- Your desire to be part of their team, ie., your projects should show some kind of connection to the job for which you are applying. It should tell them something about you and about the story that brings you to their team.
This sounds like a lot, and it can be. It’s a lot more than the traditional resume and cover letter.
Why don’t most people get the job?
Because they just submit the resume and cover letter.
If you have to submit those, do that, but don’t fret over them. All the time you spend fretting over crafting the perfect resume (tip: there is no perfect resume) could be spent building an impressive portfolio. While you are doing what everybody else is doing, you could be doing something to set yourself apart.
If you don’t have a portfolio, start small. Look to do some freelance work, pick up some slack for your friends, or try out an unpaid internship. These are all opportunities for you to build a portfolio and the projects that come with them.
3. Be on the ball
This should go without saying for any application for a job, but generally be on the ball. If the interviewing company emails you, respond within an hour. Know their phone numbers (or at least the area code) so you know whether or not they are calling when you get a new incoming call.
If you don’t have the credential they are looking for in the posting, then you have to meet and exceed all the expectations they have for somebody who would have the credential. Why exceed?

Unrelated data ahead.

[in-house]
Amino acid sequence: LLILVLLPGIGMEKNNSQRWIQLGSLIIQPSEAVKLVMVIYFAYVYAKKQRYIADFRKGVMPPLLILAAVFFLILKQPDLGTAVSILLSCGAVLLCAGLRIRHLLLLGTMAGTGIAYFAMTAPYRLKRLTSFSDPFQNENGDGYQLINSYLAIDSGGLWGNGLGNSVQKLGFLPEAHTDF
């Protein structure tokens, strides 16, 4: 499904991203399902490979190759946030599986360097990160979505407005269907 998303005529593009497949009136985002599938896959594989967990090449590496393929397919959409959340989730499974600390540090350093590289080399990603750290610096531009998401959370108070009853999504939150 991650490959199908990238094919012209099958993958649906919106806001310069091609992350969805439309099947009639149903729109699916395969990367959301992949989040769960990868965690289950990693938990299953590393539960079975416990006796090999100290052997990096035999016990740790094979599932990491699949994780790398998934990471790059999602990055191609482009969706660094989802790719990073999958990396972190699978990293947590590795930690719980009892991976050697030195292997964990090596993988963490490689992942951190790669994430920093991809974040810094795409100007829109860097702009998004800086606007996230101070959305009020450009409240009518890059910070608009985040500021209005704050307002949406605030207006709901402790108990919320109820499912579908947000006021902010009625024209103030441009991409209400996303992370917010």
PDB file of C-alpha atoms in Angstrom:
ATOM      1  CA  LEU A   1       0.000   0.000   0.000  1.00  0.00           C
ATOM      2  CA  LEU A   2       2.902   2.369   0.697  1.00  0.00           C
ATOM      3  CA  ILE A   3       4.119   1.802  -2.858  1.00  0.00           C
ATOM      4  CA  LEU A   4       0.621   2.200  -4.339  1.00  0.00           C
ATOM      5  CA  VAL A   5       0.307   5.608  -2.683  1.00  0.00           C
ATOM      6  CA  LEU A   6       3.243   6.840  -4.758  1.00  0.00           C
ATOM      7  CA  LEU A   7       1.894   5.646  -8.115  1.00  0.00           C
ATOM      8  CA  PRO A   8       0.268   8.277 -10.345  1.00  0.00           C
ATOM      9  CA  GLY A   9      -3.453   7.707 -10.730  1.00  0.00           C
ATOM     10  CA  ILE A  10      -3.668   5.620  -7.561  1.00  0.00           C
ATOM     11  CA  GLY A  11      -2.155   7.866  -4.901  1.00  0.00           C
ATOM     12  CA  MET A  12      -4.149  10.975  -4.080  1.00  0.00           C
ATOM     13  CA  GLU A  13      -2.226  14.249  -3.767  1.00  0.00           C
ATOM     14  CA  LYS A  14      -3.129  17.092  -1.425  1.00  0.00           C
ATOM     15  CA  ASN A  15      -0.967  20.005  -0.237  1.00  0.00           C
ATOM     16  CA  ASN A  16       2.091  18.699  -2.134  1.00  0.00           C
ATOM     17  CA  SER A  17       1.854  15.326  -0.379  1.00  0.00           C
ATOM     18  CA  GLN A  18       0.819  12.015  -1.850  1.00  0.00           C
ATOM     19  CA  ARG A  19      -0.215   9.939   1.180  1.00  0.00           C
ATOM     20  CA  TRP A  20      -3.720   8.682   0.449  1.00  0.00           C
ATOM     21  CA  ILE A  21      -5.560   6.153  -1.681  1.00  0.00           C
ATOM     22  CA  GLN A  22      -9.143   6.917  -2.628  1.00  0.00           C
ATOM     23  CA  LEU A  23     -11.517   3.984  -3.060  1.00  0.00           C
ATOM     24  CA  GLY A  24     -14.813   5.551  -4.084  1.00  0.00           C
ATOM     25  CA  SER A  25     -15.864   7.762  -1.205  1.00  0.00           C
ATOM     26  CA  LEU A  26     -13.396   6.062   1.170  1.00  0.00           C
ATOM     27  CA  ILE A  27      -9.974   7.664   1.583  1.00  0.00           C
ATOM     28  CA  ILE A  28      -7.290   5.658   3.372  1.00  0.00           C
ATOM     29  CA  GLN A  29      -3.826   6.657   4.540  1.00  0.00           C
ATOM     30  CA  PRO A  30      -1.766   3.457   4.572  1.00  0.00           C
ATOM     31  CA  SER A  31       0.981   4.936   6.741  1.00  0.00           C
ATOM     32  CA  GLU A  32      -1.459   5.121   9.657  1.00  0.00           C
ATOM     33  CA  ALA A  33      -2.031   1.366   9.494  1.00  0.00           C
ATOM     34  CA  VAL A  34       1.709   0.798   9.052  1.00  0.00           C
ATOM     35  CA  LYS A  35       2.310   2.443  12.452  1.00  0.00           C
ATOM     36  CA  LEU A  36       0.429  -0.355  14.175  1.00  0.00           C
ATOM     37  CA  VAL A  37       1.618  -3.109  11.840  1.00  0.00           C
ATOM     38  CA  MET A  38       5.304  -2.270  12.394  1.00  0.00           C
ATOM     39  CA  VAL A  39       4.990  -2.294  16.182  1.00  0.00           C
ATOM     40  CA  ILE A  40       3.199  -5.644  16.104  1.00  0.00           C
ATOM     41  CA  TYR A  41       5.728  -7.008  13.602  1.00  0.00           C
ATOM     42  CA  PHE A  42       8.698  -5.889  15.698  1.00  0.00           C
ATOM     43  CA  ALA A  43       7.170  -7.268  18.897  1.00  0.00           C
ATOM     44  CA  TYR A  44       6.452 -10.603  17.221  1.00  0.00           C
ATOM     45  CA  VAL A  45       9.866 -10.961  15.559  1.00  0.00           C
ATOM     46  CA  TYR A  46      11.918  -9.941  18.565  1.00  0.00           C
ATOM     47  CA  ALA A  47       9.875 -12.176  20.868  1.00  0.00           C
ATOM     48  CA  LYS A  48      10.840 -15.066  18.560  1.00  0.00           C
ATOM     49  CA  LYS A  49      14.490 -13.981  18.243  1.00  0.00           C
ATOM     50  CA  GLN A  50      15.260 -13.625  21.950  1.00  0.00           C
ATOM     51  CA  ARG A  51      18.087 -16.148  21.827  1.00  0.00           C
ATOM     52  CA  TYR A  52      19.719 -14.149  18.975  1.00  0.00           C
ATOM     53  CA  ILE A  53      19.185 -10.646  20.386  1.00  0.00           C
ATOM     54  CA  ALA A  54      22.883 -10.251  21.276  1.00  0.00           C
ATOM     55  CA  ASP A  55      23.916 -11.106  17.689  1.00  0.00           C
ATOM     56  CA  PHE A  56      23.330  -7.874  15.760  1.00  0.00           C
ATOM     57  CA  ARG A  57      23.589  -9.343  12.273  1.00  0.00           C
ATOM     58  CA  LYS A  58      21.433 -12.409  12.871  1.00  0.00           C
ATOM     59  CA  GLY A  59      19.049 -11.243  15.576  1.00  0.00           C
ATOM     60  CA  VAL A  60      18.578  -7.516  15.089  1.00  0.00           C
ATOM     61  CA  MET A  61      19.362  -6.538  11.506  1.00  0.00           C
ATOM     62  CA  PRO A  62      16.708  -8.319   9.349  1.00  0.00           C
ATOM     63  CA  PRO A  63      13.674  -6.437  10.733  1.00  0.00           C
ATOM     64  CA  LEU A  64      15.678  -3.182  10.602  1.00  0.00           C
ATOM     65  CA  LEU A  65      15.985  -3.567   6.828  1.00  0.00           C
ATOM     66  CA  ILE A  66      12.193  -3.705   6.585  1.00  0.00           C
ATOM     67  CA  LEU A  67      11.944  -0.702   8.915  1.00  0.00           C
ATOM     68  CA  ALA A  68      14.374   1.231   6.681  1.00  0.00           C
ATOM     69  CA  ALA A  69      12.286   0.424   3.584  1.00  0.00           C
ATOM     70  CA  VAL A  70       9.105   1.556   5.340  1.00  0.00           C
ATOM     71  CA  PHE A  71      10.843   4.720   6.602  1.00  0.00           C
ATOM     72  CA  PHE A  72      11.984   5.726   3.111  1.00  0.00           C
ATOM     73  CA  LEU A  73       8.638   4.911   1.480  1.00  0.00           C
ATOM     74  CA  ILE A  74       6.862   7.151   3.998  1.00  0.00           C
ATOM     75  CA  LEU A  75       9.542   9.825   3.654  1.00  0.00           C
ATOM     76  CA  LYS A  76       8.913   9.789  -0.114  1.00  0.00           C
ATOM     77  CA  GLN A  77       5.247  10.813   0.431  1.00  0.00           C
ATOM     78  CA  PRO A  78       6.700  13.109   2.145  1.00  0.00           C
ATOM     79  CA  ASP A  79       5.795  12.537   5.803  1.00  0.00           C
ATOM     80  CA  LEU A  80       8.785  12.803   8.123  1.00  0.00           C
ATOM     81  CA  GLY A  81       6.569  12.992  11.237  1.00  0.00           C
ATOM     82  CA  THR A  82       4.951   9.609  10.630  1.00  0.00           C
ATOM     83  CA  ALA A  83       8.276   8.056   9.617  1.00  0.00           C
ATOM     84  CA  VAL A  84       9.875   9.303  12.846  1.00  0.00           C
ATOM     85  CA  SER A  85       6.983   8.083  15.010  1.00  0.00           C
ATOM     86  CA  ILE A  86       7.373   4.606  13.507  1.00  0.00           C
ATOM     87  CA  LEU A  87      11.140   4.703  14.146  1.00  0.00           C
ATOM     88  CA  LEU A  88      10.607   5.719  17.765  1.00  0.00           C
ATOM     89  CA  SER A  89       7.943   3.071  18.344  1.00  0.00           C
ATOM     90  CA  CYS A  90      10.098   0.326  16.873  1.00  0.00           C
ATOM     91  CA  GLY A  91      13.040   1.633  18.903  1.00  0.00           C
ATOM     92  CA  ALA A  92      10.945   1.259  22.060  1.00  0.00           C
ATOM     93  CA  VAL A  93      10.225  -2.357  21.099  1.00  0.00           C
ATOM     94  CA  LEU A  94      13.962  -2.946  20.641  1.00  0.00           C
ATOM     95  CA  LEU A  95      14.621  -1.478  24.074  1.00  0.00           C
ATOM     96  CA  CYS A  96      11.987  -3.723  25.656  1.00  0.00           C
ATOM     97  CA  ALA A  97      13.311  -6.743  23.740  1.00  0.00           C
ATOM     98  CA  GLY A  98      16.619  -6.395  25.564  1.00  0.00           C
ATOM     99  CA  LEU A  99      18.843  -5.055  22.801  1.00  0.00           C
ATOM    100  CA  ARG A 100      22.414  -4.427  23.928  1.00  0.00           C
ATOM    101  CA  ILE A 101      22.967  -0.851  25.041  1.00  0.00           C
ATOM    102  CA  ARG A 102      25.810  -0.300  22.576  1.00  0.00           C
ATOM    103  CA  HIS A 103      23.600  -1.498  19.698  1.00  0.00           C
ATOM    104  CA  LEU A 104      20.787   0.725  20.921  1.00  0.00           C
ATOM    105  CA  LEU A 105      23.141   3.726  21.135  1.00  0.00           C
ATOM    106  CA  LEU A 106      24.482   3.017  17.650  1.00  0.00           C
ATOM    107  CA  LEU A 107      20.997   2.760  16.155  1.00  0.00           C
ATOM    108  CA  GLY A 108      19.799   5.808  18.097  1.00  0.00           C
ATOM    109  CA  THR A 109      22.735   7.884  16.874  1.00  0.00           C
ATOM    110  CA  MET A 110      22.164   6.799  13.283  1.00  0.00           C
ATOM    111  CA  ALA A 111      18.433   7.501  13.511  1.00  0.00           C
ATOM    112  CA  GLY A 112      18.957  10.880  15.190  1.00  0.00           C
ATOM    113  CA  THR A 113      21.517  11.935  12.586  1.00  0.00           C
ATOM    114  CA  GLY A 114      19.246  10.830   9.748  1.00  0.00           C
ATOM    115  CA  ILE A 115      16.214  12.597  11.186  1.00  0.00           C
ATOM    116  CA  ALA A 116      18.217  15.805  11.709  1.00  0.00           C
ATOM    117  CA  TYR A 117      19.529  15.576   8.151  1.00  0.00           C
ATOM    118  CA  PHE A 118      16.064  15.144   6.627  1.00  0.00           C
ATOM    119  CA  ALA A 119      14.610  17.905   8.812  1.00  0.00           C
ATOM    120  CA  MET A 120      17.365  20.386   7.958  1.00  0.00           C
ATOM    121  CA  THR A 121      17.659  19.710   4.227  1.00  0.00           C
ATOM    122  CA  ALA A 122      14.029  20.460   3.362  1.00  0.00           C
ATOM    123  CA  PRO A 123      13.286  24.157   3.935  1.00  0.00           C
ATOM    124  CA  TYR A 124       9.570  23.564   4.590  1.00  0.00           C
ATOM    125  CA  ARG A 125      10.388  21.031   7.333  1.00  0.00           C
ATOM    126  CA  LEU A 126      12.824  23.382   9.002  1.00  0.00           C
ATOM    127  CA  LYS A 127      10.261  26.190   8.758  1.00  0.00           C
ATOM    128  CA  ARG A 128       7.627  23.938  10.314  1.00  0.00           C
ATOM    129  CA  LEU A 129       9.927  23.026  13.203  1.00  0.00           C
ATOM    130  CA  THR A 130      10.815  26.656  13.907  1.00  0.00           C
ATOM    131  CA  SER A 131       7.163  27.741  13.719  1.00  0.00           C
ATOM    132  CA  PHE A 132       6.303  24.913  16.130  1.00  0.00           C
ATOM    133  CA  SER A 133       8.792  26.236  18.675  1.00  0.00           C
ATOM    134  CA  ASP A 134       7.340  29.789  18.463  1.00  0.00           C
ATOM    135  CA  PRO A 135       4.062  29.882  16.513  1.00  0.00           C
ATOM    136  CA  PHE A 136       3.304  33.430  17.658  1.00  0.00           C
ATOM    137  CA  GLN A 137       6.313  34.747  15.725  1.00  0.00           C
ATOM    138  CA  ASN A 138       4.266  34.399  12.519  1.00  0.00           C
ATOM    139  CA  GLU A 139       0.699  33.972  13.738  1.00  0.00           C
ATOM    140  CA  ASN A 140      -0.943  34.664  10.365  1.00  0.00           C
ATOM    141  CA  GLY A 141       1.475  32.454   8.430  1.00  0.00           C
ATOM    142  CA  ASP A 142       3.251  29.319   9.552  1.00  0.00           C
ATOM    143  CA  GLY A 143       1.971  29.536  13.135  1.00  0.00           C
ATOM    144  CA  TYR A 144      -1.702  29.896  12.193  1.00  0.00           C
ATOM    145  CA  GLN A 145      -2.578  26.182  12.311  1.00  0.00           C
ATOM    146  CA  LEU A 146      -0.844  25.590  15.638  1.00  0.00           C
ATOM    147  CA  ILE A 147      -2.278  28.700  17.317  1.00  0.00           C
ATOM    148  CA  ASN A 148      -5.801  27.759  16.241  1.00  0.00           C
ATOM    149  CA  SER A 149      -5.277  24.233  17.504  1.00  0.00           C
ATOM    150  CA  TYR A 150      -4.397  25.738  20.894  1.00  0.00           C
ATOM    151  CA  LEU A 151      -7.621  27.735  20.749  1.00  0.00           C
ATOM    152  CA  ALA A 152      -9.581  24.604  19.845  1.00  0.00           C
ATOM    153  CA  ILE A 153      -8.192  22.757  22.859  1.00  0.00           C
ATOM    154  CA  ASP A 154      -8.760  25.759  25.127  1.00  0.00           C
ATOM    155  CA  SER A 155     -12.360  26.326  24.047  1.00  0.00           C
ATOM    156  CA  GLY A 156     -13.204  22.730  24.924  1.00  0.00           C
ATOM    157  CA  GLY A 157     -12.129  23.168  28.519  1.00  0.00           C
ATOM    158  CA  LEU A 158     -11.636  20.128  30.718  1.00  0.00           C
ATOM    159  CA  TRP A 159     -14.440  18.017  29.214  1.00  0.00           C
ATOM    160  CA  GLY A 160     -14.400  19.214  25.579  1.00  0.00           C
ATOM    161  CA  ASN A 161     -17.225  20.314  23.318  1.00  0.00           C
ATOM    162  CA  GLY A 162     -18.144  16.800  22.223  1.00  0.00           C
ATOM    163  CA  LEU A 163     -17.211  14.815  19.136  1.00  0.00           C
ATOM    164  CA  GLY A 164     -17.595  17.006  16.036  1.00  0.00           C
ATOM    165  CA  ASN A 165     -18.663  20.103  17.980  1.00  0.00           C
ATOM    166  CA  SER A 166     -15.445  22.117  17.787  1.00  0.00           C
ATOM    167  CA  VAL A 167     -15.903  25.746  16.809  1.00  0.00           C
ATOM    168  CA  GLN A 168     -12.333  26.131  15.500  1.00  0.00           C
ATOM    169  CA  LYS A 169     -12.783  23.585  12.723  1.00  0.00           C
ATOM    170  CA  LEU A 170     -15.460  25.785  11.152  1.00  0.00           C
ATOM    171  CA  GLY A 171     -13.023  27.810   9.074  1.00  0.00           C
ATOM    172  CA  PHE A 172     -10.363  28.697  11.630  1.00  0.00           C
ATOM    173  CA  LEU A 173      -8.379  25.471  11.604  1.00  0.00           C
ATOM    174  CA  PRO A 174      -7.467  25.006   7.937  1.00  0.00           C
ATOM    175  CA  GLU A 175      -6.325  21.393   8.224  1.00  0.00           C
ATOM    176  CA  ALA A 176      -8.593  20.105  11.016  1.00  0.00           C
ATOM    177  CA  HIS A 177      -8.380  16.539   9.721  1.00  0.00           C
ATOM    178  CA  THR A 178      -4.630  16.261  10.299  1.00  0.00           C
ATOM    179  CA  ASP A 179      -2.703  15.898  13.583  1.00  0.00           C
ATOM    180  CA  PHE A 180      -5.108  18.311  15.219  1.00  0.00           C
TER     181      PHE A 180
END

Like it or not, in the minds of many people, especially those in HR departments, anything you fail to impress on can be blamed on your lack of the credential.
“Typo in the email? Shows why you shouldn’t hire a dropout!”
“She took 2 days to get back to me! I can see why grad school didn’t work out.”
It’s unfair. It’s annoying. It’s something to be prepared against.
Meet and exceed expectations in every way. Dress well for your interview (well for the company’s standards — don’t wear a three piece suit in San Francisco, but you might not wear a hoodie in Boston).
4. Be Prepared
Even if you have a nice portfolio that shows off your ability to create value outside of the classroom and even if you are constantly on the ball with your work, you will probably receive questions about why you applied for the job without the credential.
Be honest, but be prepared. Don’t allow yourself to be caught off-guard by this question or else you might look entitled or presumptuous.
Consider the following two situations:
HR: “So, why don’t you have a [CREDENTIAL]? Why did you apply for this job despite not having it?”
You: “Uh…I thought I was qualified elsewhere, what does the credential really mean anyway?”
Not a very compelling answer. Instead:
You: “Although I don’t have the credential in the listing, I applied for the job because my skills have been verified by my experience and your mission resonates with me. I believe I can add value to your organization and I’m dedicated to making sure I do, with or without a credential.”
That signals ambition and drive and communicates that you are confident without sounding arrogant.
I learned this firsthand with my experience around our Praxis business partners. They know good talent is hard to find — that’s why they come to us.
Contact me if you are a business owner looking to find ambitious young talent to improve your team.
Apply to Praxis if you think you are this young talent!